That's marvelous. Thank you very much for that reflection. Professor Laughlin, it's often noted that the Eucharist is meant to be the sacrament that expresses Christian unity. And in fact, in the practice of the Eucharist is where we discover simply how broken this body of Christ is that we're so divided from one another. How do you reflect on this apparent paradox?
I think the paradox is that Christians have and this is true of all sides. We've we get into habits of arguing in particular ways. And once we get into a habit of arguing, or particularly No way any other argument appears because it's just not our argument to be defective. And it's human nature to end up in groups that define themselves as opposite to the other group. The problem for Christians of courses is that the church is not just our group. It's not. It's not fundamentally analogous to a to a political party, where you join it because you you share the ideology. It's more analogous to a family insofar as you find yourself in a family. And we find ourselves brought into our relationship with God which is an act of God's grace, not our job. And the moment I say, "Our Father," I am acknowledging that I am both a member in the Father's family. And I think I think we have to I think human nature makes us fractious and anxious, too anxious to, to be in our own group. But it's the nature of the Divine invitation that we realize that we have to be if we have been called friends by Jesus as his supper, the famous, I no longer call you disciples but friends, and we then refer to God as Father. We have to, we have to, we have to realize the graciousness that makes us Stand within this family relationship to the Father, this graciousness, must, must counteract our natural tendency to assume, hey, you pray in one language I pray in another a we let, let's split, we actually have to realize that all languages, you know, the great image, it's not for nothing that Luke in the Pentecost scene doesn't just have different groups, but he has different languages, singing one song.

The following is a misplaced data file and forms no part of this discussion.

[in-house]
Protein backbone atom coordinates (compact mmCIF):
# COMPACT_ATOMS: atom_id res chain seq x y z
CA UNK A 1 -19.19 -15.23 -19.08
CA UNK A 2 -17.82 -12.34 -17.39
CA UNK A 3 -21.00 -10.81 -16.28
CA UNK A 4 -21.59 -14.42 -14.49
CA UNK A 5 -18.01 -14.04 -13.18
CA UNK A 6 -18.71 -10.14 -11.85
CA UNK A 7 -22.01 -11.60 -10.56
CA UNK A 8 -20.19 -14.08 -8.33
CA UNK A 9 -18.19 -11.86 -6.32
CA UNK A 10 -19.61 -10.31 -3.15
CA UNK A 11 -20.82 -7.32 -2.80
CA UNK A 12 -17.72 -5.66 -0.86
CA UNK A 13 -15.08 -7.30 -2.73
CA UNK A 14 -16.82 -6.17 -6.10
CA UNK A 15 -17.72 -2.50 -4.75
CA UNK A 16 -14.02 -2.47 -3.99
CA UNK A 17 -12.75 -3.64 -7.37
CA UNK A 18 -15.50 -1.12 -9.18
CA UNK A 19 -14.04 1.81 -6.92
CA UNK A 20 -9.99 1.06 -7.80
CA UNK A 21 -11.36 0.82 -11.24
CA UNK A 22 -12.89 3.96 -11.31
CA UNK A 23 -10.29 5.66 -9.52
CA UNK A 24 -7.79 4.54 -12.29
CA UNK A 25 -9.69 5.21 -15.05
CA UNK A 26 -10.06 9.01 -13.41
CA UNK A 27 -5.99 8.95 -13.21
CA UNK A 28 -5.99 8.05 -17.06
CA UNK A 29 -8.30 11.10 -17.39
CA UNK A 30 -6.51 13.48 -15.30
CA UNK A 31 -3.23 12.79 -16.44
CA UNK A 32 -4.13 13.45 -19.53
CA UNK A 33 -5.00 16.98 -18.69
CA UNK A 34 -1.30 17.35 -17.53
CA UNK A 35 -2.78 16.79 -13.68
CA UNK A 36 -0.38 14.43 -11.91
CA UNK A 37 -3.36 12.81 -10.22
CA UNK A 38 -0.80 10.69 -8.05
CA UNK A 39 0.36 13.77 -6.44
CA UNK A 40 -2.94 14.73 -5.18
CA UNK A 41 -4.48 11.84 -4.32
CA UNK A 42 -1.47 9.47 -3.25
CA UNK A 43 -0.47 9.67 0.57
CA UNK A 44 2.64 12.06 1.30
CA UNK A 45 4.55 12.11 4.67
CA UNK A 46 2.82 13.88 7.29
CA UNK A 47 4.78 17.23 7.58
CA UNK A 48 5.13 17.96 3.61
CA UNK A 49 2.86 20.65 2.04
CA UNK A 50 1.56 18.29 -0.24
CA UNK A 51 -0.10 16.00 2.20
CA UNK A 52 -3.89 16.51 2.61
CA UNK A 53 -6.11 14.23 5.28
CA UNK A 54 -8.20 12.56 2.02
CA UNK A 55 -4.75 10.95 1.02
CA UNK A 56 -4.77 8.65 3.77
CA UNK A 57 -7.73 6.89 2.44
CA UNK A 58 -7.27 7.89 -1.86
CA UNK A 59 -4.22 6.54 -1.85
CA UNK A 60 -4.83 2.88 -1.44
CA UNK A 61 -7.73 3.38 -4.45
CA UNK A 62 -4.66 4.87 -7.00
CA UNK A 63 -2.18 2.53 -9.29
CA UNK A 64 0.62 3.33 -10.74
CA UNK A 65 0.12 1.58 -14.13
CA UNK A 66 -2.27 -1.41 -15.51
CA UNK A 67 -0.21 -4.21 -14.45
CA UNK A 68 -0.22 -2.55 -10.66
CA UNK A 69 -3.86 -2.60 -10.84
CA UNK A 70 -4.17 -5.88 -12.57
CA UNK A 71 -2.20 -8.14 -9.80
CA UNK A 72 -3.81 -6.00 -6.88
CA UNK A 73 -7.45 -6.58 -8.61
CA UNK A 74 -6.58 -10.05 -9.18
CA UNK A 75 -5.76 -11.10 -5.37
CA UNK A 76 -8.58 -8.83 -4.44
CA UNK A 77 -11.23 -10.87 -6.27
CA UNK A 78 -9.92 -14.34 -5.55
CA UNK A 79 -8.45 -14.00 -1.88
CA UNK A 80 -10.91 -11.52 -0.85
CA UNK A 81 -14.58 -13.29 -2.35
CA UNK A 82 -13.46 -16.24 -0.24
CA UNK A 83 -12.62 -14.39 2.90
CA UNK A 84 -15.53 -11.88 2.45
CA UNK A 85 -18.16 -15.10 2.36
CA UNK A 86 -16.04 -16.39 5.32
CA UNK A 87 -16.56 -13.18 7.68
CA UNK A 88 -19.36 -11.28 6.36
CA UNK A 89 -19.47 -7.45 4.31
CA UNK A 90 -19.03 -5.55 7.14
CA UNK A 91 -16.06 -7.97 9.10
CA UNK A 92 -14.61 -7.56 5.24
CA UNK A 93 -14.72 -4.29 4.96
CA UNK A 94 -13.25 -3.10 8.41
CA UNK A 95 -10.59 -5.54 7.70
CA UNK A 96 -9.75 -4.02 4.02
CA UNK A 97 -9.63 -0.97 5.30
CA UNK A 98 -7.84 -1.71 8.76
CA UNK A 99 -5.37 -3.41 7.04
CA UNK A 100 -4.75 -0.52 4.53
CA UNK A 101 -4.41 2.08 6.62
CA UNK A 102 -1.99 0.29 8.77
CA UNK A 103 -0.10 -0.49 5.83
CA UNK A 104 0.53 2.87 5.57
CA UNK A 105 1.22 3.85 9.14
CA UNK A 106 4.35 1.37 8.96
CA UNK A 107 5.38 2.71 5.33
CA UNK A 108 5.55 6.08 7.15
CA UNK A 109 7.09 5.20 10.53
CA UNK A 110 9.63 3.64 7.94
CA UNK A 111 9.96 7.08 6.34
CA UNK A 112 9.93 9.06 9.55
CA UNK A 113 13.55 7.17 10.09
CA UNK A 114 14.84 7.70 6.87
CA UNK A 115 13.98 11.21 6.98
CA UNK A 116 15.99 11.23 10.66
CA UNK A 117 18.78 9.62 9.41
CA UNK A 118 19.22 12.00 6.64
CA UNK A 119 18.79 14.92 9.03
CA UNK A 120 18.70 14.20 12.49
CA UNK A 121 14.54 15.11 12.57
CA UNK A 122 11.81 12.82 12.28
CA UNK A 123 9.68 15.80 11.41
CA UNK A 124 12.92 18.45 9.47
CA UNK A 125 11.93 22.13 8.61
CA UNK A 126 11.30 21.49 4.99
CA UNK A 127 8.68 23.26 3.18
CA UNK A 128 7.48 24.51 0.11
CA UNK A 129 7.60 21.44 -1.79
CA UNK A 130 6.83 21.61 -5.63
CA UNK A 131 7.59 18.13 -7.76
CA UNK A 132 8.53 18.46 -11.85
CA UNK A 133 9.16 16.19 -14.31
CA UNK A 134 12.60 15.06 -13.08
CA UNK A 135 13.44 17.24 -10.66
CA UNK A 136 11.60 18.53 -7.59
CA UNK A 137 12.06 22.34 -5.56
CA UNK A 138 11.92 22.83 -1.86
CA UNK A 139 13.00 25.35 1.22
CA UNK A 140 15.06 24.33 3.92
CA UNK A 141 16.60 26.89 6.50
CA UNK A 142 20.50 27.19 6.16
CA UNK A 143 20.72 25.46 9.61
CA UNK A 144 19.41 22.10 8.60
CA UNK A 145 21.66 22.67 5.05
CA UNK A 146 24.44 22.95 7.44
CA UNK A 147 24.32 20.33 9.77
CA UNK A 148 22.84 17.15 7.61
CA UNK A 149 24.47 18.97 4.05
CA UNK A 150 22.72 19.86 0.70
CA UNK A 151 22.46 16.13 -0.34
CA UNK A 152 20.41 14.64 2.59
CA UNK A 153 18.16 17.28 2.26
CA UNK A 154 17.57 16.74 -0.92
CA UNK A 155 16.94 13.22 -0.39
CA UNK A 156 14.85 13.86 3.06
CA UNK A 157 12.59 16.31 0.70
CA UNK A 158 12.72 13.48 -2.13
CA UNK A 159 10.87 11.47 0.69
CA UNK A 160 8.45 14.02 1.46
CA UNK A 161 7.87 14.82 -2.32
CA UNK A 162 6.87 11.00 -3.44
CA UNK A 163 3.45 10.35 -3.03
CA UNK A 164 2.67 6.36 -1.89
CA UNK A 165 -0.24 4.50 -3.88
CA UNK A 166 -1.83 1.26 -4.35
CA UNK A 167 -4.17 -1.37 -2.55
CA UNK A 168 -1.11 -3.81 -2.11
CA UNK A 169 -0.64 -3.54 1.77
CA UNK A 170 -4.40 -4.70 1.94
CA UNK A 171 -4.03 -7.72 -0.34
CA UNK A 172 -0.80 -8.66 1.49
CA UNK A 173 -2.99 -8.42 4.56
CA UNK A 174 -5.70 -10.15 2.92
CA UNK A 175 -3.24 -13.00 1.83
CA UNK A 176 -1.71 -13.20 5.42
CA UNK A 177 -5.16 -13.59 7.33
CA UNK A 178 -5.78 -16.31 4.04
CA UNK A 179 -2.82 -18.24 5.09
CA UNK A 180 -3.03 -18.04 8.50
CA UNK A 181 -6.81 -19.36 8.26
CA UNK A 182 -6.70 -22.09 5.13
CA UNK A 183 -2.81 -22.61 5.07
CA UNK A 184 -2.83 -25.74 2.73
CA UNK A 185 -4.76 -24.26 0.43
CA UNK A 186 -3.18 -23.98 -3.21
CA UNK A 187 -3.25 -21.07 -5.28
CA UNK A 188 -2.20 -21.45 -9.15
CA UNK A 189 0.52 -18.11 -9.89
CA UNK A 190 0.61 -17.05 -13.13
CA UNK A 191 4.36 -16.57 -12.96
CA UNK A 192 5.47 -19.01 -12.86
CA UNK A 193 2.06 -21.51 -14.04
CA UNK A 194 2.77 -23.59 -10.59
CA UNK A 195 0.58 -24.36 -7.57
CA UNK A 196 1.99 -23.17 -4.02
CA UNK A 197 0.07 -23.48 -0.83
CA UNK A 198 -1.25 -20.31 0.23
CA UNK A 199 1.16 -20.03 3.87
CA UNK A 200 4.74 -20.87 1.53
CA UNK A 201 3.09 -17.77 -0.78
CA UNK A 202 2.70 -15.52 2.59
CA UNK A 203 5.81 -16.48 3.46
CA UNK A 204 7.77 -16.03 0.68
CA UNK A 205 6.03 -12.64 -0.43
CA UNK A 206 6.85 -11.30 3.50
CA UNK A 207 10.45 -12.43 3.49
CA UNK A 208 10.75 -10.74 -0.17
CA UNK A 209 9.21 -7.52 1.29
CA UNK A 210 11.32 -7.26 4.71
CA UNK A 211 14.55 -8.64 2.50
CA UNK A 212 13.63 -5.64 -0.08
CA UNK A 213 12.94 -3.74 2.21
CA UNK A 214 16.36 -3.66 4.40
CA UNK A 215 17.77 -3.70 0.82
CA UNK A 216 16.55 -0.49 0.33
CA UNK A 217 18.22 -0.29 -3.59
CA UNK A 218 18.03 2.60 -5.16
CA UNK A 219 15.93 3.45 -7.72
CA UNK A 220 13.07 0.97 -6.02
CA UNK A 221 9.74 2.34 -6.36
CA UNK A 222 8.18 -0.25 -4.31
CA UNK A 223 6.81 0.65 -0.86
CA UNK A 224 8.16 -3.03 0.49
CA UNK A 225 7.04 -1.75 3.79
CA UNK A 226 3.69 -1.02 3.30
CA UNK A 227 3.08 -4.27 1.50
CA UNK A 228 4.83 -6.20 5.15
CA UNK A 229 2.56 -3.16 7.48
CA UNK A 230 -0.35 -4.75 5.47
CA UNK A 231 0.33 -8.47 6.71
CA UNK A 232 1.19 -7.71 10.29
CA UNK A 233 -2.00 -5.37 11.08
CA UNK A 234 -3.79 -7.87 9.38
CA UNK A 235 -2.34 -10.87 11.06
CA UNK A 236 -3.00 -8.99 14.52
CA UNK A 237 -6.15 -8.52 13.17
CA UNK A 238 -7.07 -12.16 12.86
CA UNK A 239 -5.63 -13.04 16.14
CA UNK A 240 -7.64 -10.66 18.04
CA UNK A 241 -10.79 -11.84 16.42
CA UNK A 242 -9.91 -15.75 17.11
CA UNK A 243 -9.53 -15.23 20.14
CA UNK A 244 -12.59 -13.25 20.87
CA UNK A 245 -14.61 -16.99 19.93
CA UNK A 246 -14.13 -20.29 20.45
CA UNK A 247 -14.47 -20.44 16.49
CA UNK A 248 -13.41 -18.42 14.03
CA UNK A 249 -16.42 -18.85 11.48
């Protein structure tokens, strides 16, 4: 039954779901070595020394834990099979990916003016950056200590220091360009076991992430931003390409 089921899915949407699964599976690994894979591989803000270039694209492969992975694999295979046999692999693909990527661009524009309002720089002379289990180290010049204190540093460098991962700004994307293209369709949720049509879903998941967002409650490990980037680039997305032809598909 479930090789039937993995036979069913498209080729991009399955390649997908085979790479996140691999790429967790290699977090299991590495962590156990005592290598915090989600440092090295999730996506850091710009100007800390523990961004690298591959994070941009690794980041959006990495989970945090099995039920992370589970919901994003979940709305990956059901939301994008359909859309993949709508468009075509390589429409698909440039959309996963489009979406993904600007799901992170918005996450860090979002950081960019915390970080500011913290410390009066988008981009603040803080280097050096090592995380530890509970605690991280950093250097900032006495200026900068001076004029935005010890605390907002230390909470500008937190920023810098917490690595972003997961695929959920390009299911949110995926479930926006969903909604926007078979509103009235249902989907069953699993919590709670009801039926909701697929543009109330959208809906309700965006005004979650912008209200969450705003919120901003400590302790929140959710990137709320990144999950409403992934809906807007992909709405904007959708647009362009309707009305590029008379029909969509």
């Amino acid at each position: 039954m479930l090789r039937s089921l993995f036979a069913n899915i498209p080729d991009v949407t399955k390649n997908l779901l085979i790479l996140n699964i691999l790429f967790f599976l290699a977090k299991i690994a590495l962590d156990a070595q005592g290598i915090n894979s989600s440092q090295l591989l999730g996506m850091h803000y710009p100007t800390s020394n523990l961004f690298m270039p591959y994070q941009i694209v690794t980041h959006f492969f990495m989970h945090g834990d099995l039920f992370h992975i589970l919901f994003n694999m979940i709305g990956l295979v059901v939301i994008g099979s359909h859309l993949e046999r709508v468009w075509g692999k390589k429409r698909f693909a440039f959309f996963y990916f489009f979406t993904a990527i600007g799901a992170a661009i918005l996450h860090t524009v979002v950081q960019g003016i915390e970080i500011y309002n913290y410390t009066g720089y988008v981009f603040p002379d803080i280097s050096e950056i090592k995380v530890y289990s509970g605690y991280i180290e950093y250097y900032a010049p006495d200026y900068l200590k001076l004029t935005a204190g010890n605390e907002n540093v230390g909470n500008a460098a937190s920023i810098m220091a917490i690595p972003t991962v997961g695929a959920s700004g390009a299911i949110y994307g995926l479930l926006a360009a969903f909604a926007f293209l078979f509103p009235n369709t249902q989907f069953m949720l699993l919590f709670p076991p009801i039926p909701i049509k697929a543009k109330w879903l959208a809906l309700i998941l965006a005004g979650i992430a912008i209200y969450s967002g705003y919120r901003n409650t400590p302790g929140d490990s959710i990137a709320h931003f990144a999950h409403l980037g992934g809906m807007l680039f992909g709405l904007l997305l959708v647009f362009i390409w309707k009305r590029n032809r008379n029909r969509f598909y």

Professor O'Loughlin, if I may close with a question that we've been asking all of the interviewees on this program, and that is this, what would it mean for the church to be knighted today? How would we recognize this unity and what is it that we can do as Christians to pursue the Unity for which Jesus prayed in John 17.